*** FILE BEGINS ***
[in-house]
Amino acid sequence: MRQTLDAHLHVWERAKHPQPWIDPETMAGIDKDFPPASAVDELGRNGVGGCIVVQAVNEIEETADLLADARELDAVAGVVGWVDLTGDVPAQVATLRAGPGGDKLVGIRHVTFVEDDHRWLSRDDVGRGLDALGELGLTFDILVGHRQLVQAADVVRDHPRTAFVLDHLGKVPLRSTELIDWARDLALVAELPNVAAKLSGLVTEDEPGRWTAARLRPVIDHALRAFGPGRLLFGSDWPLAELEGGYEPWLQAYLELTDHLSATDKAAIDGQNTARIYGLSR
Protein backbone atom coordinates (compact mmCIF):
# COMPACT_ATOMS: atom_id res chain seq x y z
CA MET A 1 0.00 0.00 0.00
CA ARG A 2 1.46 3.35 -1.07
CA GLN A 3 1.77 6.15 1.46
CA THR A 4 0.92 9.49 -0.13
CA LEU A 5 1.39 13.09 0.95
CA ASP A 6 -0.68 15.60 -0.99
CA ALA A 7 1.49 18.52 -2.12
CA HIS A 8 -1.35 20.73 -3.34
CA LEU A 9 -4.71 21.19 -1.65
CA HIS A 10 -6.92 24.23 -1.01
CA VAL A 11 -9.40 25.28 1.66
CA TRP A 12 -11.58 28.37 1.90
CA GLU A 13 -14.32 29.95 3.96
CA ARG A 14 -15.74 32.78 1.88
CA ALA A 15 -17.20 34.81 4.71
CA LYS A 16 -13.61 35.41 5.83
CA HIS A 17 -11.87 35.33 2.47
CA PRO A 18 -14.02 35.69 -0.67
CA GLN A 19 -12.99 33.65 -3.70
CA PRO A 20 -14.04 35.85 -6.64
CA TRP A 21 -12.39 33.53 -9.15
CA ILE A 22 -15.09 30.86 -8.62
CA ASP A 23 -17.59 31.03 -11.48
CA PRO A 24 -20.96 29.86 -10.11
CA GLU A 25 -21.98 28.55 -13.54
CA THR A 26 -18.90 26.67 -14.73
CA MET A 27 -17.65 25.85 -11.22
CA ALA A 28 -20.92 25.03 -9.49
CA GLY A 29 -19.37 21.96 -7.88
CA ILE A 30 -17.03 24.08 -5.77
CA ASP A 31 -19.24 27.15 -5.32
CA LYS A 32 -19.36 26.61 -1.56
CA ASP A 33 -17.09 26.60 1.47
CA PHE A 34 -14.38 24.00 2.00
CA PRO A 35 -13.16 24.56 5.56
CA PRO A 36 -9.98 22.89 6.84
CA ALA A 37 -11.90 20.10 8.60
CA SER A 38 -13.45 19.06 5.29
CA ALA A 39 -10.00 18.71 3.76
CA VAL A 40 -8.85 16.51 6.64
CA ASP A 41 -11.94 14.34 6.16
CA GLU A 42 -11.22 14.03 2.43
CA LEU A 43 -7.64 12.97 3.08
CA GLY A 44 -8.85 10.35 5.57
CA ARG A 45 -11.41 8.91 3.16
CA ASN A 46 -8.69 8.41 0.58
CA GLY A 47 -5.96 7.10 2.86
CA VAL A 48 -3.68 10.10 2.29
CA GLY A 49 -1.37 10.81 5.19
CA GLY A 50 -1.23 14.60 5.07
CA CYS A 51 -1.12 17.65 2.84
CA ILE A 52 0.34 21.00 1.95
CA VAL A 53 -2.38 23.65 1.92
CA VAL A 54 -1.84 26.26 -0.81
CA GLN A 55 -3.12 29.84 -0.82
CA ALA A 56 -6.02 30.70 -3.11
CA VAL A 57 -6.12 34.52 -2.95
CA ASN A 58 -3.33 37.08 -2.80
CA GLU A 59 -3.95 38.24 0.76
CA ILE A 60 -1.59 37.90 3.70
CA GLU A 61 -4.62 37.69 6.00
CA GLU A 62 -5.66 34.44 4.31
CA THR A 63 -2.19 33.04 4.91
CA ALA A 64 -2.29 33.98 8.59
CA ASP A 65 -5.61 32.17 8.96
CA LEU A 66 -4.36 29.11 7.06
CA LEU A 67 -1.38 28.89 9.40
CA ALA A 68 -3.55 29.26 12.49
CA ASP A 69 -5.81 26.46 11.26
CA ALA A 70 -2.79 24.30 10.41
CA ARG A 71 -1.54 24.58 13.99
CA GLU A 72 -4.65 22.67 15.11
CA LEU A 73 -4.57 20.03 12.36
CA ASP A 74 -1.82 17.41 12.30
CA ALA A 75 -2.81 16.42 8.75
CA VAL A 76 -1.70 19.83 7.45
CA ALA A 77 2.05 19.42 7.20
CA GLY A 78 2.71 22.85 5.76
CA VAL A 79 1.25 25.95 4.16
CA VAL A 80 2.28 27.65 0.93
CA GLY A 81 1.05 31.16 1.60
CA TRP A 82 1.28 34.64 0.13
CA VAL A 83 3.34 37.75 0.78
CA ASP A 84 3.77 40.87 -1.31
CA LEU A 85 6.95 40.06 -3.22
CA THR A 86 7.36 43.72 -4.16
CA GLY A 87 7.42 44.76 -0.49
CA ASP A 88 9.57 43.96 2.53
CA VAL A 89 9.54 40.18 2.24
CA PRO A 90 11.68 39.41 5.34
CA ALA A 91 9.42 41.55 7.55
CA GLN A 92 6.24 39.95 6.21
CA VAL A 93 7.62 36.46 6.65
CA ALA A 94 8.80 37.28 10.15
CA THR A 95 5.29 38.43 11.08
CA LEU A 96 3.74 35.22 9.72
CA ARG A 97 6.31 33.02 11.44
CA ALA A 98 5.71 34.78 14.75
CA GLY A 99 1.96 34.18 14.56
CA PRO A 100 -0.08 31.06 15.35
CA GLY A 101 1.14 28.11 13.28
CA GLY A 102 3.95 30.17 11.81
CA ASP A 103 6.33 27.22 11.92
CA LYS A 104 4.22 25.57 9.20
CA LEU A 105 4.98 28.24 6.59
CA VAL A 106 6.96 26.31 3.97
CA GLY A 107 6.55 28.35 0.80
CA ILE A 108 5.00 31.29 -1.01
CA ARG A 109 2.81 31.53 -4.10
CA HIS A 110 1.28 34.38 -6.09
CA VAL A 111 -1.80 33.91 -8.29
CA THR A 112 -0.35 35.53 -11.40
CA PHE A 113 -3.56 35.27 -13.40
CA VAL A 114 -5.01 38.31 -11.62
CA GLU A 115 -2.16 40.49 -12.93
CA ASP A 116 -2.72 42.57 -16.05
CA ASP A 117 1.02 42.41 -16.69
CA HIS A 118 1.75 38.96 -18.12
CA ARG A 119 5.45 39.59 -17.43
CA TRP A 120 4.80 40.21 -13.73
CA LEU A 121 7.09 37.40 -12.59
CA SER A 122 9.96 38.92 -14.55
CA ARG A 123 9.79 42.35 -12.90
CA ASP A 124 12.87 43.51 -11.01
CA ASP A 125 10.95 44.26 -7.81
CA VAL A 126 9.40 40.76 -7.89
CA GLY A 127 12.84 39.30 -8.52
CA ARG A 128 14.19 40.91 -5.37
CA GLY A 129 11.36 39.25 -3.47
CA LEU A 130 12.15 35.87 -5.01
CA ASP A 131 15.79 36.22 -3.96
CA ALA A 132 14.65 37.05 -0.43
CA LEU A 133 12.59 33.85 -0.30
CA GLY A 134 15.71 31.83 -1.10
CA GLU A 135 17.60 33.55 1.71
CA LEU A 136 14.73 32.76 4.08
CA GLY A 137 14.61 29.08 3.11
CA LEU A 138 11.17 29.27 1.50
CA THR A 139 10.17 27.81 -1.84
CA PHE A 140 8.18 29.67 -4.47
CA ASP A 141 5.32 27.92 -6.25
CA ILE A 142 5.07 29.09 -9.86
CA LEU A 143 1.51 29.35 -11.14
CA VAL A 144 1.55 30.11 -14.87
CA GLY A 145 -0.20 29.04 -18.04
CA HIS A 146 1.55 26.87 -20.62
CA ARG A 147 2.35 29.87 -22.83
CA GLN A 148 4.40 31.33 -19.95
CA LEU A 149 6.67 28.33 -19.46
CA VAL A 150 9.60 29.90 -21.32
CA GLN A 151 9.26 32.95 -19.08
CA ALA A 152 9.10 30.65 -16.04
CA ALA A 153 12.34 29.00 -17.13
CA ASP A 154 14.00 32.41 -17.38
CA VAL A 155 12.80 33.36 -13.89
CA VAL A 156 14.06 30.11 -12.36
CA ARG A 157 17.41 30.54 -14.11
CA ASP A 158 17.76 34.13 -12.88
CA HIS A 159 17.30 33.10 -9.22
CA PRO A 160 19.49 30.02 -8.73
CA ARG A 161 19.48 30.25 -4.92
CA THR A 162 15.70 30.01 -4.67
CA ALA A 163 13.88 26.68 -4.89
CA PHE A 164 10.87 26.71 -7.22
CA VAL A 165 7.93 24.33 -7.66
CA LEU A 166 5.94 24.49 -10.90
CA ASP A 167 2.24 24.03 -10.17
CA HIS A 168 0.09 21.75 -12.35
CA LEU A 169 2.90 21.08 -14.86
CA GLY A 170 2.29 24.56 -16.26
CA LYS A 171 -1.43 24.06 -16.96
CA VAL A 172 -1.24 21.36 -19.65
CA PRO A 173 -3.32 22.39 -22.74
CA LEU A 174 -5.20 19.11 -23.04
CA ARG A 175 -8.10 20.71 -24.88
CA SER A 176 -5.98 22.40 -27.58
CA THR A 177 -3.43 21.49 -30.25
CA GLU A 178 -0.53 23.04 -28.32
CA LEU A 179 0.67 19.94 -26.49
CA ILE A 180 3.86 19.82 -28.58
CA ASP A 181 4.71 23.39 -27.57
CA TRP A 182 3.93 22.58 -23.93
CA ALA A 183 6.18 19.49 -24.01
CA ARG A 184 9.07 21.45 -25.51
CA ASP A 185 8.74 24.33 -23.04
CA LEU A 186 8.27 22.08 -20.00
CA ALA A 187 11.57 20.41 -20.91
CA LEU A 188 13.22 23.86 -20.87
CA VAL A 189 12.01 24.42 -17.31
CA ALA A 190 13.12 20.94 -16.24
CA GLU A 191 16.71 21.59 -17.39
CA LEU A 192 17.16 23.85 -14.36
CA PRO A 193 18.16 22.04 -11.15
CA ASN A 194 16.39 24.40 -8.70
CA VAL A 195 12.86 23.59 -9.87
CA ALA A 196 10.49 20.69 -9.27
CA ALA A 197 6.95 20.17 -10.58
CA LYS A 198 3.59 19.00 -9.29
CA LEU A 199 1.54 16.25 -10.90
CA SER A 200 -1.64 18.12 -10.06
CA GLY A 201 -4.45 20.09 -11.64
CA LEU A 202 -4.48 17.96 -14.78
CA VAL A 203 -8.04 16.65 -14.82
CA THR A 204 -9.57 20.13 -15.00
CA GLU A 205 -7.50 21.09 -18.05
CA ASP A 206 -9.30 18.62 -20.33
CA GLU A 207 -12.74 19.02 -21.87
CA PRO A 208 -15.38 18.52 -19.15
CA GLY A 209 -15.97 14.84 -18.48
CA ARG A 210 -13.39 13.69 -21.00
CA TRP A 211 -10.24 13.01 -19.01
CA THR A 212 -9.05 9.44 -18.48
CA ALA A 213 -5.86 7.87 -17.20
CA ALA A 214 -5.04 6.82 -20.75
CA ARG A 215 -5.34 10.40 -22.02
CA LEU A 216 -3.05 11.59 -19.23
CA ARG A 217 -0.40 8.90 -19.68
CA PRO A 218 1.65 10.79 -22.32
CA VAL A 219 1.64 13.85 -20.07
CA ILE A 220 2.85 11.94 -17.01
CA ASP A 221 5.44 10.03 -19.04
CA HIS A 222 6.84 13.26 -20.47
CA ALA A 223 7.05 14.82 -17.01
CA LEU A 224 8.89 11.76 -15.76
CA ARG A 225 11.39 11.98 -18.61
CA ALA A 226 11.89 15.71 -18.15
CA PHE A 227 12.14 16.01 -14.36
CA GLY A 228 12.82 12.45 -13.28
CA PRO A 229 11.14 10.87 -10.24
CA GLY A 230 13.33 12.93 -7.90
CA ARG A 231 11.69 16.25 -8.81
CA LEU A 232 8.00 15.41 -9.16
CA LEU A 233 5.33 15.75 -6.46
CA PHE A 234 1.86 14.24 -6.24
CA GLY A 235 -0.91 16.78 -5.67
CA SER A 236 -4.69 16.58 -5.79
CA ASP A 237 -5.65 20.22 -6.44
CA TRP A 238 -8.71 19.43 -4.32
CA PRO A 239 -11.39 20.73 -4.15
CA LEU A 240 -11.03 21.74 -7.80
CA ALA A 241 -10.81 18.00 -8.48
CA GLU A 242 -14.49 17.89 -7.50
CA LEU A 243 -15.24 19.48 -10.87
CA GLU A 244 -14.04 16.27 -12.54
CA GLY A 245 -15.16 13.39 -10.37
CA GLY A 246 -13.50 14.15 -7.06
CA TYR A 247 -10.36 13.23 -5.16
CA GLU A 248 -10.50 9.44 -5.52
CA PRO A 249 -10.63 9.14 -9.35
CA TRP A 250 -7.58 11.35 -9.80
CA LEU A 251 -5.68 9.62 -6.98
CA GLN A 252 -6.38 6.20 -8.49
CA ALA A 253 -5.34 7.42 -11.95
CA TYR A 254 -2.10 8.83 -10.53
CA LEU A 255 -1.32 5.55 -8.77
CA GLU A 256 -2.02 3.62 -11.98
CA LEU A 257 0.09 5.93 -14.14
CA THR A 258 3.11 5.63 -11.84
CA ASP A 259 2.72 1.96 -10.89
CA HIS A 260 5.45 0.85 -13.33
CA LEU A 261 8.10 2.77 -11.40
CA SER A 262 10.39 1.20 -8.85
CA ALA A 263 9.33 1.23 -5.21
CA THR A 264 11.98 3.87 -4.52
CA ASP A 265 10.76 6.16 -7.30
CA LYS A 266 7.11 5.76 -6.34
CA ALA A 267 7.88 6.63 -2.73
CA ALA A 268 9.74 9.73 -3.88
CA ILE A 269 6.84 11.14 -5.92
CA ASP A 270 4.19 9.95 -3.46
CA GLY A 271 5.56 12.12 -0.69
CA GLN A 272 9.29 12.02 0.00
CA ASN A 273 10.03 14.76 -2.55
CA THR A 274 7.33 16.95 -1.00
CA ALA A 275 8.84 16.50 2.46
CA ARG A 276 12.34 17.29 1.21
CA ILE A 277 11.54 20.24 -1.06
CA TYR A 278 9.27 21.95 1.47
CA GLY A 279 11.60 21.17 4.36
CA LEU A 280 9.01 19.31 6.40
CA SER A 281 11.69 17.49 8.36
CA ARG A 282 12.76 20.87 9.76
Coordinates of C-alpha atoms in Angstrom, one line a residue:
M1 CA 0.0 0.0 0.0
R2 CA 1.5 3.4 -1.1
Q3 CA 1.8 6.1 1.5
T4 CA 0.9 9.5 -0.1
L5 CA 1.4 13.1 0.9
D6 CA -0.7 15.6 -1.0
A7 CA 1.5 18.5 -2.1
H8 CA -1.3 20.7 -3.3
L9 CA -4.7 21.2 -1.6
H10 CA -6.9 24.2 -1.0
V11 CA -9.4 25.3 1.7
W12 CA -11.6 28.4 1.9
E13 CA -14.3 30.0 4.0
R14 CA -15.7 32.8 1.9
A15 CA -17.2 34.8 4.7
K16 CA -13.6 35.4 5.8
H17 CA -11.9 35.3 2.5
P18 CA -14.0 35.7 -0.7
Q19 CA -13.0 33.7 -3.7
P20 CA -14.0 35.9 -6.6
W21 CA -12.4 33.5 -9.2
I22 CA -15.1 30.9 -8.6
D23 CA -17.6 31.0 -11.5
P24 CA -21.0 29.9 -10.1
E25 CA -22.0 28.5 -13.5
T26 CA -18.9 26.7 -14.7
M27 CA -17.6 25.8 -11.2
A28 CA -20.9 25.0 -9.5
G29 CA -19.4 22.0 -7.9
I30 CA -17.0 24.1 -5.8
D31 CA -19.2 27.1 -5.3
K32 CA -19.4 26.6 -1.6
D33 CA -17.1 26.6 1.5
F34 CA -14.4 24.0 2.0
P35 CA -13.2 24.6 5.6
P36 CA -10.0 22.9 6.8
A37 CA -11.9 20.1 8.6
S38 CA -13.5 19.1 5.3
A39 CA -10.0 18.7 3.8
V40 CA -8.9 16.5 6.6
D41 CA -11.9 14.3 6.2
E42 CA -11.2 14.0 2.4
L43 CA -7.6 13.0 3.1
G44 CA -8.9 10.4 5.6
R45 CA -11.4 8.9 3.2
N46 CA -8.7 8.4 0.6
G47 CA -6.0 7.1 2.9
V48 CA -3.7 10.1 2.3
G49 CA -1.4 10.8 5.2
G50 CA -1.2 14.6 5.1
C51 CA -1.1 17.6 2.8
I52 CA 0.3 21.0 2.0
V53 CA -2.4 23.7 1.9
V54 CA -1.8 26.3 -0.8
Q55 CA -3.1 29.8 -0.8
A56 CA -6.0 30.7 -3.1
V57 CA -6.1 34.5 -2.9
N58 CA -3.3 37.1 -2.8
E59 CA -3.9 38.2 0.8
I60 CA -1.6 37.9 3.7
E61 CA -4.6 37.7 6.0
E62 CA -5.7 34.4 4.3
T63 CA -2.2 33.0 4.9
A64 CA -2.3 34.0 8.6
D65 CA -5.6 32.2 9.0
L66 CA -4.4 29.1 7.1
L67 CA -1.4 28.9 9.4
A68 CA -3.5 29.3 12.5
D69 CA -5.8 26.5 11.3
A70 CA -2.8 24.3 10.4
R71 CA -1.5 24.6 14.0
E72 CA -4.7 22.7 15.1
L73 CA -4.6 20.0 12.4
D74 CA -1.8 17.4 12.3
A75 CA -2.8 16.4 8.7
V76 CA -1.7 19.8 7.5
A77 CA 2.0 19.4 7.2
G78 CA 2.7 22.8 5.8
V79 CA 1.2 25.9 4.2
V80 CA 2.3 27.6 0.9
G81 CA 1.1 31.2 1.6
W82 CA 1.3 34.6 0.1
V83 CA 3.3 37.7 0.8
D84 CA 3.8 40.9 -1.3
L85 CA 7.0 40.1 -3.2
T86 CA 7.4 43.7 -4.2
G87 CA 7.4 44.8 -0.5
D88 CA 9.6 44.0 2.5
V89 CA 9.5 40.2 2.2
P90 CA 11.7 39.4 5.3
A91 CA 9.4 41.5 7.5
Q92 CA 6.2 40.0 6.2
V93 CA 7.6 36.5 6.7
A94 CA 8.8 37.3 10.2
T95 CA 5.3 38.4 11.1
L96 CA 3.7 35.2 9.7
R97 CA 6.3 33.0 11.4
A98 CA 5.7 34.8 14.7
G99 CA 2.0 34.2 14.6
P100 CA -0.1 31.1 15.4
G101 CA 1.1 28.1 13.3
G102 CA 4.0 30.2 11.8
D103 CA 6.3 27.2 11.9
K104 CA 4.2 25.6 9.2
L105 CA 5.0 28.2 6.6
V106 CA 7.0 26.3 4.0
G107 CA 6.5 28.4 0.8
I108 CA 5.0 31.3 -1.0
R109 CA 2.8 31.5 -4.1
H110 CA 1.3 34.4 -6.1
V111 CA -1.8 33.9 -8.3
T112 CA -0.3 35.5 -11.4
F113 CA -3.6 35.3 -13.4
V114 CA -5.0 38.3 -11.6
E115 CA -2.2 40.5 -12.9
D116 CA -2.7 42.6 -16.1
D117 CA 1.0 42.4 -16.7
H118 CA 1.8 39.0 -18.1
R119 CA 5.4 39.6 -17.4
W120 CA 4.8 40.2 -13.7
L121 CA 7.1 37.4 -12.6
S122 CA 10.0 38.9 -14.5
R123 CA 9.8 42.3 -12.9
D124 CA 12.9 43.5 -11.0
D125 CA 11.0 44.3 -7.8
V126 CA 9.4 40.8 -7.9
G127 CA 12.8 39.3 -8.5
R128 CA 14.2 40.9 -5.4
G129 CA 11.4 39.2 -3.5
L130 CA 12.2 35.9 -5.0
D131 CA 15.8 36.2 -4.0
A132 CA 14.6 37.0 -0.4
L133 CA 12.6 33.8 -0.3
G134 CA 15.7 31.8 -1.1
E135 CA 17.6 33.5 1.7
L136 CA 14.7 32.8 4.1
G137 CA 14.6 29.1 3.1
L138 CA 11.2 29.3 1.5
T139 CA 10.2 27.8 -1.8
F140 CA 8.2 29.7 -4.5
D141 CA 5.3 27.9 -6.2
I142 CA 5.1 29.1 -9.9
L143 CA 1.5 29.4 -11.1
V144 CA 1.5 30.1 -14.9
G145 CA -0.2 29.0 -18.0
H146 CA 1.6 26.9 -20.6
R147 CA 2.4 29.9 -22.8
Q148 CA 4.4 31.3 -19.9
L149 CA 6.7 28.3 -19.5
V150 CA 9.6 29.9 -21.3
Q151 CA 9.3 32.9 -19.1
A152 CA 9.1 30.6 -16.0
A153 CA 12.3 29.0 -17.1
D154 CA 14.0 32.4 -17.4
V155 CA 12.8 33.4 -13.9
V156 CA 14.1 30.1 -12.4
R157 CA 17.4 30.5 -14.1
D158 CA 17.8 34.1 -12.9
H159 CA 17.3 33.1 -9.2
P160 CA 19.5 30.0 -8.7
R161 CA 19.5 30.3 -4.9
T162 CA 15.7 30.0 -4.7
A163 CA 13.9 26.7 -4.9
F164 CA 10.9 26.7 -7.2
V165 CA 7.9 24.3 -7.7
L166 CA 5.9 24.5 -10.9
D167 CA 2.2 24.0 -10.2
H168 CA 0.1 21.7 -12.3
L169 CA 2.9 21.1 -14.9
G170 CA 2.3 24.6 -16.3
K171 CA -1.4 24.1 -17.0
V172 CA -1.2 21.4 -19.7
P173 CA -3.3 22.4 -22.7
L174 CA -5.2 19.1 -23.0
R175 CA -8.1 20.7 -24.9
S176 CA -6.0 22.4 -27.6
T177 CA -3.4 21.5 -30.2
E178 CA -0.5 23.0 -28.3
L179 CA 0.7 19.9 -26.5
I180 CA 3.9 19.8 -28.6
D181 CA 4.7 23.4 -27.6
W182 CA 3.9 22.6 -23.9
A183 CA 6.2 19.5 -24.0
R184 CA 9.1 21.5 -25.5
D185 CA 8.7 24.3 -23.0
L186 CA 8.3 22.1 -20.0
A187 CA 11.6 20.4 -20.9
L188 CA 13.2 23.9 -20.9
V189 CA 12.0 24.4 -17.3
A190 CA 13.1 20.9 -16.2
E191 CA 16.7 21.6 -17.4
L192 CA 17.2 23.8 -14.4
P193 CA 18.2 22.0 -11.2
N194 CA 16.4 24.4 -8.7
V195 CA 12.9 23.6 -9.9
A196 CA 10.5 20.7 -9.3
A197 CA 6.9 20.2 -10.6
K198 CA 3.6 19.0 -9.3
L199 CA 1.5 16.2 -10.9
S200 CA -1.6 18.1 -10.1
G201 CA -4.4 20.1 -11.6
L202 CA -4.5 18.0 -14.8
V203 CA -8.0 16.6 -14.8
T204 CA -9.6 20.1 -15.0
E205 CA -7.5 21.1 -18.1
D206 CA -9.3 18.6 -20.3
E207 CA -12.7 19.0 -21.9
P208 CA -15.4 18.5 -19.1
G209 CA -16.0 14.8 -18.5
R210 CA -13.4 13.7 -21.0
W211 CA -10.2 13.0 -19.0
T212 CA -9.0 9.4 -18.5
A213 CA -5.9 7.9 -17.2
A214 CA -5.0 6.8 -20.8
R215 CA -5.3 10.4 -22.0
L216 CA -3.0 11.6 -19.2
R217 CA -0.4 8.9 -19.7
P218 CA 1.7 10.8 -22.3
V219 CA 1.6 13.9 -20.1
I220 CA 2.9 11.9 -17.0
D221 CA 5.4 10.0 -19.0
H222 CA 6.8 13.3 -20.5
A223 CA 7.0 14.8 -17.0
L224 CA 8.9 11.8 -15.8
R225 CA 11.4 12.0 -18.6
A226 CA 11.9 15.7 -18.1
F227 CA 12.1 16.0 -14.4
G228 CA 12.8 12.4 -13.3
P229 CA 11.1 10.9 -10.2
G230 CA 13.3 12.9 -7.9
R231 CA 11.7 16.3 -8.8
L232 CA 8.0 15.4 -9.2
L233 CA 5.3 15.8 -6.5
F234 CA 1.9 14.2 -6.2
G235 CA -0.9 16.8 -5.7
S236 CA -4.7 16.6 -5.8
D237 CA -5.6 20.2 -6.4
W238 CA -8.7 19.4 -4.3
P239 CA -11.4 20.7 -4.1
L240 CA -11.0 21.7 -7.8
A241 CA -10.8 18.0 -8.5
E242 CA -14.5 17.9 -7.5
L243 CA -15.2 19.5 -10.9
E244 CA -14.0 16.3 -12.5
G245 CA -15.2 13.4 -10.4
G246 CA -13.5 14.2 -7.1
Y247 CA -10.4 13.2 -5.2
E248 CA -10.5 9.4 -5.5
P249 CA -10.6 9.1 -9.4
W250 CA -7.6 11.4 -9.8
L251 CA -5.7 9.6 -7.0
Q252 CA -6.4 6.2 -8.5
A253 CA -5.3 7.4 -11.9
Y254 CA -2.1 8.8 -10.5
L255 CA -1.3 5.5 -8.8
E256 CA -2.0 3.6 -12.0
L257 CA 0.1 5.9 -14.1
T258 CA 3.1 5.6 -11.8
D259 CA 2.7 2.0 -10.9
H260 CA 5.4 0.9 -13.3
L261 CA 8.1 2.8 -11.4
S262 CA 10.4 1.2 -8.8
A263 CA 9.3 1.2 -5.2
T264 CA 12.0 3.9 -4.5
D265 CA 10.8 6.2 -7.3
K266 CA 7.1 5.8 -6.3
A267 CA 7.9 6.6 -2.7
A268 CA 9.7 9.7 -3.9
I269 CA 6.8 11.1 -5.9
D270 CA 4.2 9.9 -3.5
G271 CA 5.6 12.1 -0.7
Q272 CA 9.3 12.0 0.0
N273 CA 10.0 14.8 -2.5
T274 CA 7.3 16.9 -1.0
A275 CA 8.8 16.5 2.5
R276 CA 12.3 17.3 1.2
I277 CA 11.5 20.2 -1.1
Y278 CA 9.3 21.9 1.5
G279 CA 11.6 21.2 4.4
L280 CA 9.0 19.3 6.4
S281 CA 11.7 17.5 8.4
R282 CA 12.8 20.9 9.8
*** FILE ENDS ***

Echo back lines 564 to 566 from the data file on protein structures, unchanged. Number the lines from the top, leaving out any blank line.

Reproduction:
I277 CA 11.5 20.2 -1.1
Y278 CA 9.3 21.9 1.5
G279 CA 11.6 21.2 4.4